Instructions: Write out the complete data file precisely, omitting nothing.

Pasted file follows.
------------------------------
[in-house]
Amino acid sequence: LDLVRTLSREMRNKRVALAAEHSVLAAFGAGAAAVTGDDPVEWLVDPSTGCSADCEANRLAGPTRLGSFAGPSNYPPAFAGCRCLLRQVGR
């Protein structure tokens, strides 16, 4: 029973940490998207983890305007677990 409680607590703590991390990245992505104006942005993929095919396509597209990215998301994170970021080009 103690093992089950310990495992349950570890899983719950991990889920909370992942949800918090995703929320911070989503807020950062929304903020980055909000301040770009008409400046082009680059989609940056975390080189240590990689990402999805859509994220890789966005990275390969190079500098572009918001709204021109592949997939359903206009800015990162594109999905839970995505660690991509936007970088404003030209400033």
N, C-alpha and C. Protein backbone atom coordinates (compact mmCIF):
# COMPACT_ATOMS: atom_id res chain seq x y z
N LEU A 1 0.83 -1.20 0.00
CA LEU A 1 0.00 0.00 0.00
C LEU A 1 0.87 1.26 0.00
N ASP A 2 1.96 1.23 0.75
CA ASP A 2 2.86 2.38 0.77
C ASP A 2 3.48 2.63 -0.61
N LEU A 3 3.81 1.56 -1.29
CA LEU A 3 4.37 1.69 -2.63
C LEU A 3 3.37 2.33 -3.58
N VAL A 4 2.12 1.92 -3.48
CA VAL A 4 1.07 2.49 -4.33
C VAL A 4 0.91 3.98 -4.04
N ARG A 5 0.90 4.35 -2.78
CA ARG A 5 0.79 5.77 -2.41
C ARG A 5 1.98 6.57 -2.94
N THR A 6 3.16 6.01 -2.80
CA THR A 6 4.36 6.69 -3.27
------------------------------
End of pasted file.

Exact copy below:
[in-house]
Amino acid sequence: LDLVRTLSREMRNKRVALAAEHSVLAAFGAGAAAVTGDDPVEWLVDPSTGCSADCEANRLAGPTRLGSFAGPSNYPPAFAGCRCLLRQVGR
């Protein structure tokens, strides 16, 4: 029973940490998207983890305007677990 409680607590703590991390990245992505104006942005993929095919396509597209990215998301994170970021080009 103690093992089950310990495992349950570890899983719950991990889920909370992942949800918090995703929320911070989503807020950062929304903020980055909000301040770009008409400046082009680059989609940056975390080189240590990689990402999805859509994220890789966005990275390969190079500098572009918001709204021109592949997939359903206009800015990162594109999905839970995505660690991509936007970088404003030209400033």
N, C-alpha and C. Protein backbone atom coordinates (compact mmCIF):
# COMPACT_ATOMS: atom_id res chain seq x y z
N LEU A 1 0.83 -1.20 0.00
CA LEU A 1 0.00 0.00 0.00
C LEU A 1 0.87 1.26 0.00
N ASP A 2 1.96 1.23 0.75
CA ASP A 2 2.86 2.38 0.77
C ASP A 2 3.48 2.63 -0.61
N LEU A 3 3.81 1.56 -1.29
CA LEU A 3 4.37 1.69 -2.63
C LEU A 3 3.37 2.33 -3.58
N VAL A 4 2.12 1.92 -3.48
CA VAL A 4 1.07 2.49 -4.33
C VAL A 4 0.91 3.98 -4.04
N ARG A 5 0.90 4.35 -2.78
CA ARG A 5 0.79 5.77 -2.41
C ARG A 5 1.98 6.57 -2.94
N THR A 6 3.16 6.01 -2.80
CA THR A 6 4.36 6.69 -3.27